Gallipoli Diary, Volume I
by Ian Hamilton
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On the heels of the South African War came the sleuth-hounds pursuing the criminals, I mean the customary Royal Commissions. Ten thousand words of mine stand embedded in their Blue Books, cold and dead as so many mammoths in glaciers. But my long spun-out intercourse with the Royal Commissioners did have living issue—my Manchurian and Gallipoli notes. Only constant observation of civilian Judges and soldier witnesses could have shown me how fallible is the unaided military memory or have led me by three steps to a War Diary:—

(1) There is nothing certain about war except that one side won't win.

(2) The winner is asked no questions—the loser has to answer for everything.

(3) Soldiers think of nothing so little as failure and yet, to the extent of fixing intentions, orders, facts, dates firmly in their own minds, they ought to be prepared.

Conclusion:—In war, keep your own counsel, preferably in a note-book.

The first test of the new resolve was the Manchurian Campaign, 1904-5; and it was a hard test. Once that Manchurian Campaign was over I never put pen to paper—in the diary sense[1]—until I was under orders for Constantinople. Then I bought a note-book as well as a Colt's automatic (in fact, these were the only two items of special outfit I did buy), and here are the contents—not of the auto but of the book. Also, from the moment I took up the command, I kept cables, letters and copies (actions quite foreign to my natural disposition), having been taught in my youth by Lord Roberts that nothing written to a Commander-in-Chief, or his Military Secretary, can be private if it has a bearing on operations. A letter which may influence the Chief Command of an Army and, therefore, the life of a nation, may be "Secret" for reasons of State; it cannot possibly be "Private" for personal reasons.[2]

At the time, I am sure my diary was a help to me in my work. The crossings to and from the Peninsula gave me many chances of reckoning up the day's business, sometimes in clear, sometimes in a queer cipher of my own. Ink stands with me for an emblem of futurity, and the act of writing seemed to set back the crisis of the moment into a calmer perspective. Later on, the diary helped me again, for although the Dardanelles Commission did not avail themselves of my formal offer to submit what I had written to their scrutiny, there the records were. Whenever an event, a date and a place were duly entered in their actual coincidence, no argument to the contrary could prevent them from falling into the picture: an advocate might just as well waste eloquence in disputing the right of a piece to its own place in a jig-saw puzzle. Where, on the other hand, incidents were not entered, anything might happen and did happen; vide, for instance, the curious misapprehension set forth in the footnotes to pages 59, 60, Vol. II.

So much for the past. Whether these entries have not served their turn is now the question. They were written red-hot amidst tumult, but faintly now, and as in some far echo, sounds the battle-cry that once stopped the beating of thousands of human hearts as it was borne out upon the night wind to the ships. Those dread shapes we saw through our periscopes are dust: "the pestilence that walketh in darkness" and "the destruction that wasteth at noonday" are already images of speech: only the vastness of the stakes; the intensity of the effort and the grandeur of the sacrifice still stand out clearly when we, in dreams, behold the Dardanelles. Why not leave that shining impression as a martial cloak to cover the errors and vicissitudes of all the poor mortals who, in the words of Thucydides, "dared beyond their strength, hazarded against their judgment, and in extremities were of an excellent hope?"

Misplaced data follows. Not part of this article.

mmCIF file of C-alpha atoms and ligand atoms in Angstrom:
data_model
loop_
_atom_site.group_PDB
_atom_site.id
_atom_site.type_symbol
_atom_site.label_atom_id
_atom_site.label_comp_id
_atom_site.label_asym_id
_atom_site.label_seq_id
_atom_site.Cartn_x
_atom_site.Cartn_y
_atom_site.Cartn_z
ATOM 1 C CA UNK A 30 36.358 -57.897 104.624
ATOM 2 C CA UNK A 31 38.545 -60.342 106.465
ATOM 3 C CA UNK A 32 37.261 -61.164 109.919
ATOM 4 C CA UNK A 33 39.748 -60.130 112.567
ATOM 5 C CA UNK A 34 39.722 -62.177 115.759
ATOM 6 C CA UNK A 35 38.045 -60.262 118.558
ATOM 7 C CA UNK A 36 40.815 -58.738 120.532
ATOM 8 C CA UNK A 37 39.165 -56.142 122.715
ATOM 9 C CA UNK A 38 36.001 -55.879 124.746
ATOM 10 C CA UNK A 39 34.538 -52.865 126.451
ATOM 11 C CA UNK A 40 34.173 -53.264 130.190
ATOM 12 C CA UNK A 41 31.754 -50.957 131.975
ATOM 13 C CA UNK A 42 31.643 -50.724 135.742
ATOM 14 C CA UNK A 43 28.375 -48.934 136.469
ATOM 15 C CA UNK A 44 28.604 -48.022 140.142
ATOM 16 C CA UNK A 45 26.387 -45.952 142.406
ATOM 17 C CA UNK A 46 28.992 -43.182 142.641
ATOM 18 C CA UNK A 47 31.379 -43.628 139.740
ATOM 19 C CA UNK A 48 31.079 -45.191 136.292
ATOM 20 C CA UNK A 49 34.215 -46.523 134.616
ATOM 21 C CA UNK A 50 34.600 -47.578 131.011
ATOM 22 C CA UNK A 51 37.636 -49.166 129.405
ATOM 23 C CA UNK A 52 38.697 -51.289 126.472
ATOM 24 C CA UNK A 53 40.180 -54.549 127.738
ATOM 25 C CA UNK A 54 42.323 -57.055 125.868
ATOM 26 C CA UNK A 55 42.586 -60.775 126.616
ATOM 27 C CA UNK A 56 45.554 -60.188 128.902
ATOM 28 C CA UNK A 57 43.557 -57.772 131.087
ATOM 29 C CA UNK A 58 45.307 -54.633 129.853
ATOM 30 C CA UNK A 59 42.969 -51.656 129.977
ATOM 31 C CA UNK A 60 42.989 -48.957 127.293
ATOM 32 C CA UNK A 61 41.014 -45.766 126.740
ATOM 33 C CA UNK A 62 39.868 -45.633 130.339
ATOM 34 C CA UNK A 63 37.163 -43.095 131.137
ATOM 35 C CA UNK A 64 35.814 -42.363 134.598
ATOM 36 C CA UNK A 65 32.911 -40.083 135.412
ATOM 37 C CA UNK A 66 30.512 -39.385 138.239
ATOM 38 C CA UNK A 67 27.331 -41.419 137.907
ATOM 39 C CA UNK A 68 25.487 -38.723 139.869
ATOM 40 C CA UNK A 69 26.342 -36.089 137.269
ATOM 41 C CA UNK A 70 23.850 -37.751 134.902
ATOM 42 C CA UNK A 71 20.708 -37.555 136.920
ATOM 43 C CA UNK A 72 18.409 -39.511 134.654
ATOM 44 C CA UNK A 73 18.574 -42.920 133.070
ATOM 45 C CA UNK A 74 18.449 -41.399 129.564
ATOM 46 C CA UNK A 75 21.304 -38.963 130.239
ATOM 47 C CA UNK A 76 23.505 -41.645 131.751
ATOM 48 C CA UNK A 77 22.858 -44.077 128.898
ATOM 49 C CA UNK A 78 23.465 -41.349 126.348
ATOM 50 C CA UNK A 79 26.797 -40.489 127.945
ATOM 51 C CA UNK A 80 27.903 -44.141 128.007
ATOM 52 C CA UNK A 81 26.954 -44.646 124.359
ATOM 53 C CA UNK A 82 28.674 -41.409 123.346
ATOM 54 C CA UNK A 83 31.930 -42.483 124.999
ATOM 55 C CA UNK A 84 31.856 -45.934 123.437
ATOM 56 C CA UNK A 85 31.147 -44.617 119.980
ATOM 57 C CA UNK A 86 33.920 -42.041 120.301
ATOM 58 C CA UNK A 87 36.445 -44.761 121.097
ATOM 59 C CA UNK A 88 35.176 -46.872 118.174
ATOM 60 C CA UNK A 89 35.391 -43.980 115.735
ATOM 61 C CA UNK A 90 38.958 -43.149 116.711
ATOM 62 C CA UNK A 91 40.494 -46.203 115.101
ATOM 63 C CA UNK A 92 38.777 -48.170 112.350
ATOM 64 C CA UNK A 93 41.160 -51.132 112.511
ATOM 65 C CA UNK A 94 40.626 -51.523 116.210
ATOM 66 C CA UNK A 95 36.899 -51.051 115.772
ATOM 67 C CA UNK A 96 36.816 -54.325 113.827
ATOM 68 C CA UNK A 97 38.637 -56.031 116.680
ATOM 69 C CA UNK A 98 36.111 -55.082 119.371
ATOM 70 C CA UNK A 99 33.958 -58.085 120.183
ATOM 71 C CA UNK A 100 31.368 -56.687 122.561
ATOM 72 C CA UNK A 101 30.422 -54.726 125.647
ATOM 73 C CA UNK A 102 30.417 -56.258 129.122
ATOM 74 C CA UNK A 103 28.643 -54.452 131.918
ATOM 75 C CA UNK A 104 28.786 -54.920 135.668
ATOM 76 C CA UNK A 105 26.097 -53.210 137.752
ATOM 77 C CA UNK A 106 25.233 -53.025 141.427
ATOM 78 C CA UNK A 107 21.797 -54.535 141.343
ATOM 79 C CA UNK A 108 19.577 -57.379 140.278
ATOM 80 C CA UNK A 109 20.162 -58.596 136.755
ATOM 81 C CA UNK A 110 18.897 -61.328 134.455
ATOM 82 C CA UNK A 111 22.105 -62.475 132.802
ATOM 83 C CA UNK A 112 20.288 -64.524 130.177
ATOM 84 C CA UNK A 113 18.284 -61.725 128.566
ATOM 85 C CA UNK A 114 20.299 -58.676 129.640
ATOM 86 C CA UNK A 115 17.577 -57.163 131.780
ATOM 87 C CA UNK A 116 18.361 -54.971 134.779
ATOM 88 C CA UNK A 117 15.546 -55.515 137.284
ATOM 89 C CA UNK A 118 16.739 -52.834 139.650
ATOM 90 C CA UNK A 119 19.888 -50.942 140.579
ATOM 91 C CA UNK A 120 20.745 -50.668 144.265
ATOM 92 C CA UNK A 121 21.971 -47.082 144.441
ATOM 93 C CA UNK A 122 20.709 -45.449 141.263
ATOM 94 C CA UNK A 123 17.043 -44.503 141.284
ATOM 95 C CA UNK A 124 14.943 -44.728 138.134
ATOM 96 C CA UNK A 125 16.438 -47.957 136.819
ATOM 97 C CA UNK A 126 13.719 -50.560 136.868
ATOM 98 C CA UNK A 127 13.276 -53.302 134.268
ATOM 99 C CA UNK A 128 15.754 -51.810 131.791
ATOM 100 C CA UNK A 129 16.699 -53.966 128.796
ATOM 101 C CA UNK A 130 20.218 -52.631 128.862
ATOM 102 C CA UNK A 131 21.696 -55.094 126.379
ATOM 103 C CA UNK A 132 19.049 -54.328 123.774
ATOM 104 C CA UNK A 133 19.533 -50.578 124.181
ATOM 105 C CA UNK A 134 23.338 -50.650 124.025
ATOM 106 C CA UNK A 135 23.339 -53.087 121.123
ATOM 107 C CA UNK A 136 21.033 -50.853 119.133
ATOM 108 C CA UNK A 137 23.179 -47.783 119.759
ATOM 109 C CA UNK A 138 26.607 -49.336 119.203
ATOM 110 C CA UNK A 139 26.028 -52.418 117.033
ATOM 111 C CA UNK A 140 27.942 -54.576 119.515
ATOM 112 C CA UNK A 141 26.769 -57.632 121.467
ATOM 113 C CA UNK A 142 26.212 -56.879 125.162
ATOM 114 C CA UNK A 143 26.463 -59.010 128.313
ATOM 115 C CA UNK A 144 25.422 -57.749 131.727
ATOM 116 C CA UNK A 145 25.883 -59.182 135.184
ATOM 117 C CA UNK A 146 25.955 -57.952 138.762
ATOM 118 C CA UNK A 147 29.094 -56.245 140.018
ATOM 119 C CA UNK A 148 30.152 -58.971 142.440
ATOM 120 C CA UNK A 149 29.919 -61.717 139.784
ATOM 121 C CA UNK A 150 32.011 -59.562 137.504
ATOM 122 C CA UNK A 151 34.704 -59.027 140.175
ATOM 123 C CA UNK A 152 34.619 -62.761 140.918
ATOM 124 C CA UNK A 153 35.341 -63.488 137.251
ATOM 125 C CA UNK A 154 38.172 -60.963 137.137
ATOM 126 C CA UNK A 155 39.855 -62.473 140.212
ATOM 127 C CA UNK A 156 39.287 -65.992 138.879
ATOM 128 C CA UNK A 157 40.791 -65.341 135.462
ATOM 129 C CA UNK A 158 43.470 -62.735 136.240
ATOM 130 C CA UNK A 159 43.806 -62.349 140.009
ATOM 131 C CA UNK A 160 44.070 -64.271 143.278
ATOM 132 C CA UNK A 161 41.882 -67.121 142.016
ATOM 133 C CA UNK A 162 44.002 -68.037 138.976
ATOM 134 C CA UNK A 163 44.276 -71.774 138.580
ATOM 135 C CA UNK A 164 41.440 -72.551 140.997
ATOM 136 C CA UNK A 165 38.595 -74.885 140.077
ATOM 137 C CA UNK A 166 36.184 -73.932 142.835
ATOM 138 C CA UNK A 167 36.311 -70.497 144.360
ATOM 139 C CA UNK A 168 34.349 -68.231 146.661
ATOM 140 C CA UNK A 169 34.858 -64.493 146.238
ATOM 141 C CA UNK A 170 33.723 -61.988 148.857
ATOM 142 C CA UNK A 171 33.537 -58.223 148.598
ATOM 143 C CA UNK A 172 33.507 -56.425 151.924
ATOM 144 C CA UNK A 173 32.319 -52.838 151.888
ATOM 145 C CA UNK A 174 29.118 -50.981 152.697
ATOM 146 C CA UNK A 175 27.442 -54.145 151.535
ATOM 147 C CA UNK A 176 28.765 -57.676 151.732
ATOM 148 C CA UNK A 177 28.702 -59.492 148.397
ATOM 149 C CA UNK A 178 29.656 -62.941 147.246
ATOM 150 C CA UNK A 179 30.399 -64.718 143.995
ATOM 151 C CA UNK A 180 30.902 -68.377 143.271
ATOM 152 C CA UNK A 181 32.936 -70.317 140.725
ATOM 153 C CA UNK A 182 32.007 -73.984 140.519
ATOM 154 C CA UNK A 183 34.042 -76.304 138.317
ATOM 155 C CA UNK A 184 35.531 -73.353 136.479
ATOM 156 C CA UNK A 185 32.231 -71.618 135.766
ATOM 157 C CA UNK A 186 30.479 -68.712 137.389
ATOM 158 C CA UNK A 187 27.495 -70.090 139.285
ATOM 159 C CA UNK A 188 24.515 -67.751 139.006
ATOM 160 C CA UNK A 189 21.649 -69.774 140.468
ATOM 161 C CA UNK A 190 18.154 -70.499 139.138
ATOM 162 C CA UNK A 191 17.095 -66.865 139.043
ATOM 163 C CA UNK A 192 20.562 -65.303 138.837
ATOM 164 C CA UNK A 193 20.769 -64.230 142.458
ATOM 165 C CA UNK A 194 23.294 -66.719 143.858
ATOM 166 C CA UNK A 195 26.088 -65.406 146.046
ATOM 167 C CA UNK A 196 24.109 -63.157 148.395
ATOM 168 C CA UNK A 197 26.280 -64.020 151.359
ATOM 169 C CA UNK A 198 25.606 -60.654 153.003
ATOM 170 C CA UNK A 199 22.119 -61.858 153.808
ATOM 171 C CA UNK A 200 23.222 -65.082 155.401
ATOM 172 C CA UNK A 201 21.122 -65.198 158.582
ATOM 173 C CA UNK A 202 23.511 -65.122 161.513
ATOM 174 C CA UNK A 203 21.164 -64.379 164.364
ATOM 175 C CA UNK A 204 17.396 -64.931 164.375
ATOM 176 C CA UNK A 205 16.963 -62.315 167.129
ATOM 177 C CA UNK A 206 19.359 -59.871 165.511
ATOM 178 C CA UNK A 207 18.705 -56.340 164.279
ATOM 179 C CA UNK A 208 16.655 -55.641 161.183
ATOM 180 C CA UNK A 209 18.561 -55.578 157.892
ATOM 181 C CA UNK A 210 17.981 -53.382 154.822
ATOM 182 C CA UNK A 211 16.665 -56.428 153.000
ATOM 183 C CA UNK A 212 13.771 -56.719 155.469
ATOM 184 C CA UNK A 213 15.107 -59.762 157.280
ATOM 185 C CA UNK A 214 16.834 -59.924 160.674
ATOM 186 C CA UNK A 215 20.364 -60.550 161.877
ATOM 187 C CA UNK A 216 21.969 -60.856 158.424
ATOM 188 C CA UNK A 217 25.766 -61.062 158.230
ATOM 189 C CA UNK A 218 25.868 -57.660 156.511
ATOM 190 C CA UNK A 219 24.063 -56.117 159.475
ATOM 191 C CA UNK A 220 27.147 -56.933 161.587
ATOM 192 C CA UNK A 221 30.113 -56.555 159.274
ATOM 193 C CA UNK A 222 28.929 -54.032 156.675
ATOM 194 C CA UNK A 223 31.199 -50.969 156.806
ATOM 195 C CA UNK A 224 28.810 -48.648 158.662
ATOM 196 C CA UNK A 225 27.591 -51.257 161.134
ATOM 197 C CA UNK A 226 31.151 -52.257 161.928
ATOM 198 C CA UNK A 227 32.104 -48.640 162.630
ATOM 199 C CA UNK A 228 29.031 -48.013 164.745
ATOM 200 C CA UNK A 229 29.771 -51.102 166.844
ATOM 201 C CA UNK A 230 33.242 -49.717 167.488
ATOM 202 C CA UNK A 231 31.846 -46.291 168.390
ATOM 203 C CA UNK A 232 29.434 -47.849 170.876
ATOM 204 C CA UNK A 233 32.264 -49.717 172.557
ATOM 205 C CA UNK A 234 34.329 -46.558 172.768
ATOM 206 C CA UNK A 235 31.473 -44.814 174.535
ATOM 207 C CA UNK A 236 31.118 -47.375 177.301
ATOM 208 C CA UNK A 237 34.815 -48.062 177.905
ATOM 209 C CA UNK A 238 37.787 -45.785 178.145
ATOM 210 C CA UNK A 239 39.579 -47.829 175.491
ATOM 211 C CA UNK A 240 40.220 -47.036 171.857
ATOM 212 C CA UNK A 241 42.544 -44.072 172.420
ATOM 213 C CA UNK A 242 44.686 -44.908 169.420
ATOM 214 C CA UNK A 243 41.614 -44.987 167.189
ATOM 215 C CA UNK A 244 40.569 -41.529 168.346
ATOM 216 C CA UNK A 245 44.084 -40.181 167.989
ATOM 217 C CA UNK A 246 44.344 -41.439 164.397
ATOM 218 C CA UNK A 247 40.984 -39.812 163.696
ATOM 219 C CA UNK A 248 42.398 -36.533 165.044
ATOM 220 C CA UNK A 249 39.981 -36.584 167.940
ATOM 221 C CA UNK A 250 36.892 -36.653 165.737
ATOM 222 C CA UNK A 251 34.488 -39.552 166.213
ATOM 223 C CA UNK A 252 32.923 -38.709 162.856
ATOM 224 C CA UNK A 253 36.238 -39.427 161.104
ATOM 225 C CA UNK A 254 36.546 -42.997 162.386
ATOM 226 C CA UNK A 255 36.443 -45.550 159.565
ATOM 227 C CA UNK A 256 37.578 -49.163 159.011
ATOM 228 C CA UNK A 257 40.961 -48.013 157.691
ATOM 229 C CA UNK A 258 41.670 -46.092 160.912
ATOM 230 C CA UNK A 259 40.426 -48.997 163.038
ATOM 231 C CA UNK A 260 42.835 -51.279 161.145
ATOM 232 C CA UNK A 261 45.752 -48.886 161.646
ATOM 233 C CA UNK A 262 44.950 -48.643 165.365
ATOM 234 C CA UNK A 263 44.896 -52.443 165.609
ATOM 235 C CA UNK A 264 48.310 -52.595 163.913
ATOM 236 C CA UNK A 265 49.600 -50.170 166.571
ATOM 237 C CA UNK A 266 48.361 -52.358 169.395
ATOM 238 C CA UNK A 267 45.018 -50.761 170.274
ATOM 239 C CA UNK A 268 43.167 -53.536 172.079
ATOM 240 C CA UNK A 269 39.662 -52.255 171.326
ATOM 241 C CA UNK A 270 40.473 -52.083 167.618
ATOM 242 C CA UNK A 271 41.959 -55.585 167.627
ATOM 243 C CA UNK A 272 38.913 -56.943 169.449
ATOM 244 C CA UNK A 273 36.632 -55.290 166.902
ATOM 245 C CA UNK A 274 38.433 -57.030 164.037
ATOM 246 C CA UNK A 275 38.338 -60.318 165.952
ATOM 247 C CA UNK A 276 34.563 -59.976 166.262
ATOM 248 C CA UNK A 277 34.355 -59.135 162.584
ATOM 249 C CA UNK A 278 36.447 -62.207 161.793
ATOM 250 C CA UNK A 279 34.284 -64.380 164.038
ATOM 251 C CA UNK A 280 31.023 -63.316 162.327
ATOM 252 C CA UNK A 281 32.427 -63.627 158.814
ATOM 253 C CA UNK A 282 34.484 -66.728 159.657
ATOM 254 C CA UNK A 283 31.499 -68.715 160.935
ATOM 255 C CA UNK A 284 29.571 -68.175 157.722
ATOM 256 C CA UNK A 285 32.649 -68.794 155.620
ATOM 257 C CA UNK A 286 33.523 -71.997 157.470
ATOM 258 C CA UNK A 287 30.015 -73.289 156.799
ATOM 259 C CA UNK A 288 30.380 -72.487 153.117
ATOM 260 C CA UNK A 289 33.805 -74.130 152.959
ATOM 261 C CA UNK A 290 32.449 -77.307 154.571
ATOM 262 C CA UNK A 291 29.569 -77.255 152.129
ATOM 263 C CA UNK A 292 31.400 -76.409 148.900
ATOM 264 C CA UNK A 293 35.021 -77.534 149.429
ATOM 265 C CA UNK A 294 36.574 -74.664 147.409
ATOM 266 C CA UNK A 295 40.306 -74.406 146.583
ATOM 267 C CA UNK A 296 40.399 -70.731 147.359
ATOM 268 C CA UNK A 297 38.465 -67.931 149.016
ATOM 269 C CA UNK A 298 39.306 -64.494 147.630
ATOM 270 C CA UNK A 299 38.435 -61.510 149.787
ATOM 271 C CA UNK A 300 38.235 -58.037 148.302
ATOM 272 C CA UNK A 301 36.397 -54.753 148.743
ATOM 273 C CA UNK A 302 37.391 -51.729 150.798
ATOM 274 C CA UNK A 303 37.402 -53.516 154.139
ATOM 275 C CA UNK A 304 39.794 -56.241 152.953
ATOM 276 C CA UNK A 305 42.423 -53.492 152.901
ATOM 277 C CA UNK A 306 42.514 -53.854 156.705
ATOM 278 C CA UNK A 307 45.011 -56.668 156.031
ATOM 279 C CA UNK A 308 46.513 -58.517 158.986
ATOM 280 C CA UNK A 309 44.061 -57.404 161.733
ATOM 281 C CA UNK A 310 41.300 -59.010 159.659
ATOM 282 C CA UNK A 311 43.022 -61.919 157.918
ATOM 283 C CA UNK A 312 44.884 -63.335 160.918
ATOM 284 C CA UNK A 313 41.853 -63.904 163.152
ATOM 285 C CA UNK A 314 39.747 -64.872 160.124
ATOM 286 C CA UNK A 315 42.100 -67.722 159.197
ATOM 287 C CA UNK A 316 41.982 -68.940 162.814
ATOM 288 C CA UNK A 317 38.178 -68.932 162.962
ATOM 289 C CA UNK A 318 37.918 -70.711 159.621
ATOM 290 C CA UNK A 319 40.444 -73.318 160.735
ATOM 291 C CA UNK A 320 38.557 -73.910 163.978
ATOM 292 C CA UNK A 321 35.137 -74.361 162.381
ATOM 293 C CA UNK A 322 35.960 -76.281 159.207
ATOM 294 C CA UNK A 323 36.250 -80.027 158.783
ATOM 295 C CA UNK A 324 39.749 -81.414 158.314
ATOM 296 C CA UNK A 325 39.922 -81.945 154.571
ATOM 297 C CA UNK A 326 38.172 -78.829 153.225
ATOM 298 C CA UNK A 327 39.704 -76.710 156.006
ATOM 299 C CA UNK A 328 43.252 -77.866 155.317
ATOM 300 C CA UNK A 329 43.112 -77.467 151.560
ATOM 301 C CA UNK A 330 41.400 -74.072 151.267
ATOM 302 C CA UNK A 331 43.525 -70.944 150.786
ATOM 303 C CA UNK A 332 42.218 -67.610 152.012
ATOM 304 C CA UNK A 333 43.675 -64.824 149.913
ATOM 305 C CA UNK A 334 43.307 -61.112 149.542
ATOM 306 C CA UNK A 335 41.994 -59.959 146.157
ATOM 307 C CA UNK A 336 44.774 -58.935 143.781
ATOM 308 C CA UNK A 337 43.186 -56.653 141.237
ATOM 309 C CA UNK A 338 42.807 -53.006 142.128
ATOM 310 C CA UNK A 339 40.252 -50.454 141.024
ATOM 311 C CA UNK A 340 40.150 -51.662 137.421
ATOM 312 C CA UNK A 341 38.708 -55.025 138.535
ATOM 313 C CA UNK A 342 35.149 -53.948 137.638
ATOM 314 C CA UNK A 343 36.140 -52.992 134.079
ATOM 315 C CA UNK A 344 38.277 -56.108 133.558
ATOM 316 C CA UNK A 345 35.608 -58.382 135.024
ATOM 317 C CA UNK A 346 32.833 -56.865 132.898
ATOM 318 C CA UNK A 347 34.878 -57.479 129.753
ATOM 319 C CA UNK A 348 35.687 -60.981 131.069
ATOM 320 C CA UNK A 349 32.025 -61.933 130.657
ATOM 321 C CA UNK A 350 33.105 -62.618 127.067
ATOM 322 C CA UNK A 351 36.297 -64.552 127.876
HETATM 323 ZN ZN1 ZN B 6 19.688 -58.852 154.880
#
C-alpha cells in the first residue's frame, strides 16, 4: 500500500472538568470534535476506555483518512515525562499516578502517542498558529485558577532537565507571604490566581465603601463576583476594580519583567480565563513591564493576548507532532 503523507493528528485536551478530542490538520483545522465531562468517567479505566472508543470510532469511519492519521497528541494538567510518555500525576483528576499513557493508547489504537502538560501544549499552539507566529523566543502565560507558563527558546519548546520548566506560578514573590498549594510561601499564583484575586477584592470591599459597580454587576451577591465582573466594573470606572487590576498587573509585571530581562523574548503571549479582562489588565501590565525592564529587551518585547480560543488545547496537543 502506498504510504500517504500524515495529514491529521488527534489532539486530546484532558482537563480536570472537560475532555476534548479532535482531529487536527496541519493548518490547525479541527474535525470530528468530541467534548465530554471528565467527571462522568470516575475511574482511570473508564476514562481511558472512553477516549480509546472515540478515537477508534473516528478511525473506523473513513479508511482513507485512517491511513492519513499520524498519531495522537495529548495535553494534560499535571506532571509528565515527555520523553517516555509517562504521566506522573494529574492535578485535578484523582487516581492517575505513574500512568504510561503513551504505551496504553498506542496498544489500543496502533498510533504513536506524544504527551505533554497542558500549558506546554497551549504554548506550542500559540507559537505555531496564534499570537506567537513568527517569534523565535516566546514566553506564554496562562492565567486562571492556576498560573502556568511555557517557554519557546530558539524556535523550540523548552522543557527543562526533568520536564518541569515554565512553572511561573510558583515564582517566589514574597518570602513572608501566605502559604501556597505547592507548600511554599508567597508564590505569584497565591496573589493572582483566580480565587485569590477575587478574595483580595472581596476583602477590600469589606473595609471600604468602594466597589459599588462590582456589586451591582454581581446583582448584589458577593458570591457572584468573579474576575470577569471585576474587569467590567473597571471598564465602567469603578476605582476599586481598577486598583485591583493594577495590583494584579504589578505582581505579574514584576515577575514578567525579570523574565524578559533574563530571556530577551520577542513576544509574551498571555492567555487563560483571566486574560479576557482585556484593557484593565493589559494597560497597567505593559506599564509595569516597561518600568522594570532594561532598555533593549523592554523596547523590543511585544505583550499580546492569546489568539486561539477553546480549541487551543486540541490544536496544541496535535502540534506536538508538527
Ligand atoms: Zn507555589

Why not? The tendency of every diary is towards self-justification and complaint; yet, to-day, personally, I have "no complaints." Would it not be wiser, then, as well as more dignified, to let the Dardanelles R.I.P.? The public will not be starved. A Dardanelles library exists—- nothing less—from which three luminous works by Masefield, Nevinson and Callwell stand out; works each written by a man who had the right to write; each as distinct from its fellow as one primary colour from another, each essentially true. On the top of these comes the Report of the Dardanelles Commission and the Life of Lord Kitchener, where his side of the story is so admirably set forth by his intimate friend, Sir George Arthur. The tale has been told and retold. Every morsel of the wreckage of our Armada seems to have been brought to the surface. There are fifty reasons against publishing, reasons which I know by heart. On the other side there are only three things to be said:—

(1) Though the bodies recovered from the tragedy have been stripped and laid out in the Morgue, no hand has yet dared remove the masks from their faces.

(2) I cannot destroy this diary. Before his death Cranmer thrust his own hand into the flames: "his heart was found entire amidst the ashes."

(3) I will not leave my diary to be flung at posterity from behind the cover of my coffin. In case anyone wishes to challenge anything I have said, I must be above ground to give him satisfaction.